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Athens, Greece

Athens, on the one hand, is an interesting city with a long vibrant history and on the other hand, is in a state of decay. Downtown towards the heart of the Athens, is the Acropolis. The Acropolis is the city on the hill. The Greeks constructed numerous temples on the Acropolis dating back to 500 BC. Many temples on the Acropolis are dedicated to the Goddess of Athena, the goddess of wisdom, and one dedicated to the God of Poseidon, the God of the Sea. Supposedly, the Greeks were impressed when Poseidon struck the ground on the Acropolis with a spear, and water began to flow out. Then Athena struck the same spot with her spear, and an olive tree grew. The olive tree is a source of food, and the wood can be burned for energy. Thus, Athena won the battle and is the origin of the city's name, Athens. The spot of the ancient battle is the Erechtheum.

Many historic buildings surround the Acropolis, including numerous hotels, shops, and restaurants. Even a flea market is nearby where customers can buy antiques and other heirlooms. The only problem is we stayed North of the Acropolis about five blocks away. Homeless people were sleeping on the sidewalks and plazas on the main streets. I even saw a transient junkie help "shoot up" another junkie around the corner from KFC on the main street in the open. The side streets that branched from the main street looked dangerous. They were filled with shady looking people.


  • Area of the country spans 50,944 square miles, making Greece the 96th largest country in the world.
  • The currency is the Euro.
  • The capital is Athens.
  • In 2010, the population was estimated at 11.3 million, making Bosnia the 74th populous country in the world.
  • Greece is the largest city, and the financial, manufacturing, and political hub of the country.
  • Greece is part of the European Union.
  • Foreigners tour many parts of Greece. However, Athens is at the top of the list.
  • Greece is popular for illegal immigration and is a gateway into Europe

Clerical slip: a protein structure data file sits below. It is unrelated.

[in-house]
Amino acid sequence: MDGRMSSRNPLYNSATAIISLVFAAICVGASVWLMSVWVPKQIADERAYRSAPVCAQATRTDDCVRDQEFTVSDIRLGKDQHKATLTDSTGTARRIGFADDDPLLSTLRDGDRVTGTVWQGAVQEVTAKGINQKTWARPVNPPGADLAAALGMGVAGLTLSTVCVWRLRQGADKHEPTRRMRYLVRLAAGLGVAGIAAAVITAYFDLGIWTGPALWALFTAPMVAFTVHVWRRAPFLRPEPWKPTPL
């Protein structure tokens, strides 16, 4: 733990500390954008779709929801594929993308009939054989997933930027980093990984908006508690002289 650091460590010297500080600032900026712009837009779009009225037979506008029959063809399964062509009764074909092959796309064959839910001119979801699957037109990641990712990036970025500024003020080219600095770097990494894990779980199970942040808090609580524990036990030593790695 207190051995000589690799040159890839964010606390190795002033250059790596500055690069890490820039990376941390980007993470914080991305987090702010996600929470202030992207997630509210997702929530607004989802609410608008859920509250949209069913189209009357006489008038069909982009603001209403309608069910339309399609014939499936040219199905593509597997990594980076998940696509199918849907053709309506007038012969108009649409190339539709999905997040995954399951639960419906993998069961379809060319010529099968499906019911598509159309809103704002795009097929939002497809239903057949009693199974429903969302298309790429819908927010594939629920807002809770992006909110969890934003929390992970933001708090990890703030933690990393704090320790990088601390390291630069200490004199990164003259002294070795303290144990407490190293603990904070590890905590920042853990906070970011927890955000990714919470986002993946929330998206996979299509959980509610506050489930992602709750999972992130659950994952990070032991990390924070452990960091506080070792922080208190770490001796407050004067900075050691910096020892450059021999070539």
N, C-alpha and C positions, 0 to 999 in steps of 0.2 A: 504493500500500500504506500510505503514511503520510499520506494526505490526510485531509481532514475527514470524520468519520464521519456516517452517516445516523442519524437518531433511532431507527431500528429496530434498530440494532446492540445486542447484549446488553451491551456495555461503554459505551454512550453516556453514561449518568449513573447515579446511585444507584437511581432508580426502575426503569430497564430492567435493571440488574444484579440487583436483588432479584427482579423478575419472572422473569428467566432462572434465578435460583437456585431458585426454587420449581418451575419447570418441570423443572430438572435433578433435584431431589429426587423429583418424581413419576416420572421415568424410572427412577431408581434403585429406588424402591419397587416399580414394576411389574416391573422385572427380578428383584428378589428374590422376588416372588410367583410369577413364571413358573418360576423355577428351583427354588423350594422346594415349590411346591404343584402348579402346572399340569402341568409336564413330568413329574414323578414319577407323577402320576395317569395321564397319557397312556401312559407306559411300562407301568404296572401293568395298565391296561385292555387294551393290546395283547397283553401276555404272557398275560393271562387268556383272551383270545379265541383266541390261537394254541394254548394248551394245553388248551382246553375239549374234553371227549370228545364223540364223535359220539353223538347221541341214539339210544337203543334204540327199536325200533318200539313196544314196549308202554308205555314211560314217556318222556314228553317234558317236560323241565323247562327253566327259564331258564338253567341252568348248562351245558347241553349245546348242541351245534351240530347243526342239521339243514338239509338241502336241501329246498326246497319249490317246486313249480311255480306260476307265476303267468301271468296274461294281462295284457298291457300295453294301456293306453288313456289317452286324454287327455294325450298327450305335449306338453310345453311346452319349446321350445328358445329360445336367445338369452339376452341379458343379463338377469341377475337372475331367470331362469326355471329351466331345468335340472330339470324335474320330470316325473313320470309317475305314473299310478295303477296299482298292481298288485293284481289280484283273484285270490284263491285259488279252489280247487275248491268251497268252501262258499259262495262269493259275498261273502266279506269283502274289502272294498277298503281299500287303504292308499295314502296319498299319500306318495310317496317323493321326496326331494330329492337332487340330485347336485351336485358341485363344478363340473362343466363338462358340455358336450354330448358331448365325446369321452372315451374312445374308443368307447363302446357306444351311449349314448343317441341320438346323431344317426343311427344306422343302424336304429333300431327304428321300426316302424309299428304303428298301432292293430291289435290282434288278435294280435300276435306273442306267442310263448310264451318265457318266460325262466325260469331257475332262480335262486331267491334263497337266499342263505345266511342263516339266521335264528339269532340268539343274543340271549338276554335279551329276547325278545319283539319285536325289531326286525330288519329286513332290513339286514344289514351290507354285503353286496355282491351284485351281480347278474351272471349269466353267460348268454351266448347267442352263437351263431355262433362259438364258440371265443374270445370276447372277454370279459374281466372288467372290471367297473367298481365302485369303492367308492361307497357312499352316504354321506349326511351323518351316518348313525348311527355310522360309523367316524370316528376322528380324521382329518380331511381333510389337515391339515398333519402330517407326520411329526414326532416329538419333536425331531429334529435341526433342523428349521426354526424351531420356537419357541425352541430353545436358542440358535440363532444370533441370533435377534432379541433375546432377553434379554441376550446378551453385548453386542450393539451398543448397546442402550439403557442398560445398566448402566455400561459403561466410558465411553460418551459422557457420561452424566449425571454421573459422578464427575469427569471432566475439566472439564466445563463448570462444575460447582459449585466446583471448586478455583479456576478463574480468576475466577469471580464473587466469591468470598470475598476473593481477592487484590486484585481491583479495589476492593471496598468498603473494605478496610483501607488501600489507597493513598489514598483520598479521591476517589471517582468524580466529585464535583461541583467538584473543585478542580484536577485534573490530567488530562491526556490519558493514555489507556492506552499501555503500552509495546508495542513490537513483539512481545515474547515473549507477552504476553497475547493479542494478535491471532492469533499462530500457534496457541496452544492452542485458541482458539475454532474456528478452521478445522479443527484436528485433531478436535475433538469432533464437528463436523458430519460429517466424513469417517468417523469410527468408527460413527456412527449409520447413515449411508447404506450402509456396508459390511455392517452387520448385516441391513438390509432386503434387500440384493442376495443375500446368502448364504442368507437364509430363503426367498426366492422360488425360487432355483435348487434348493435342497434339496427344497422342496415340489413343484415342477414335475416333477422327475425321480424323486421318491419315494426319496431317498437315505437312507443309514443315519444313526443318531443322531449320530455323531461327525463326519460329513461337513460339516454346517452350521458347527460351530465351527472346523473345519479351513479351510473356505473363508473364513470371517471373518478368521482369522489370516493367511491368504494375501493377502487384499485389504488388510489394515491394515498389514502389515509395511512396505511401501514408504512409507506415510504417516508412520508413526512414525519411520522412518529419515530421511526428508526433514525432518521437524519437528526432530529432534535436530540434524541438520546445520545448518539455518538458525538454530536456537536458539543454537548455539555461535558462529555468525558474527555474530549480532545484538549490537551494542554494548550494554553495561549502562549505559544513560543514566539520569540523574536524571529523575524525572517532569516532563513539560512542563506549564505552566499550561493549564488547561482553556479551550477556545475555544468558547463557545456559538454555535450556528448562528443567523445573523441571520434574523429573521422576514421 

Thessaloniki, Greece

Thessaloniki is the second-largest city in Greece and is located in the northern part of the country. Northern Thessaloniki has a long history and has a different history from Athens. Northern Greece is considered to be part of Macedonia. (The Republic of Macedonia is to the north and was part of Yugoslavia). Alexander the Great is synonymous with Macedonia and conquered much of the developed world in 300 BC. Alexander even conquered Egypt and founded the Egyptian capital, Alexandria. Then Thessaloniki became part of the Roman Empire. Roman Emperor Galerius funded several large projects in 4th century which some are still standing.

The Roman Emperor Constantine split the Roman Empire into the western and eastern halves. Rome controlled the western half, while Constantinople (i.e. Istanbul) controlled the eastern half. Thessaloniki became the second most important city of the Eastern Roman Empire after Constantinople. After the Roman Empire fell in 476 AD, the Eastern Roman Empire became the Byzantium Empire. Then the Turks overthrew this Empire in the 15 century.

Is Thessaloniki worth seeing? Thessaloniki is much cleaner than Athens. I saw no homeless people sleeping on the streets or shady people walking around looking for things to steal or tourists to pick pocket. However, Thessaloniki is a little more expensive than Athens. The answer depends on how long you will be in Greece. Athens is definitely at the top of the list, but Thessaloniki also has a long, rich history. It is possible to see everything in Thessaloniki in one day. Although, Thessaloniki is approximately 500 miles from Athens, the train and buses connect the two cities. It is normally a 6-hour trip. One can even take the night train, where you leave at 11 o'clock at night and arrive in the next city at 6 o'clock in the morning. Of course, I recommend paying extra for the sleeper car.

Why is Greece having financial problems? The usual story, Greece, like Athens had a low cost of living. Although most Greeks earned paltry wages, they could afford their living standard because everything was cheap-the rent and food. Then life became more difficult when Greece became a member of the European Union and adopted the Euro. Now, prices have skyrocketed and many Greeks are struggling to pay for their necessities of life. Their salaries have not kept up with the price increases. Then Greece tends to be a cash economy, and the Greeks favorite pastime is to evade taxes.

The Greek budget crisis is having an impact on tourists. The museums in Athens and Thessaloniki reduced their staff and closed many exhibits. The day I arrived in Athens, the bus drivers and subway staff went on strike for higher wages, shutting down the transportation system. Then the prices were crazy. Two cappuccinos at Starbuck's were 9 Euros (or $12) in Thessaloniki. The price craziness did not stop there.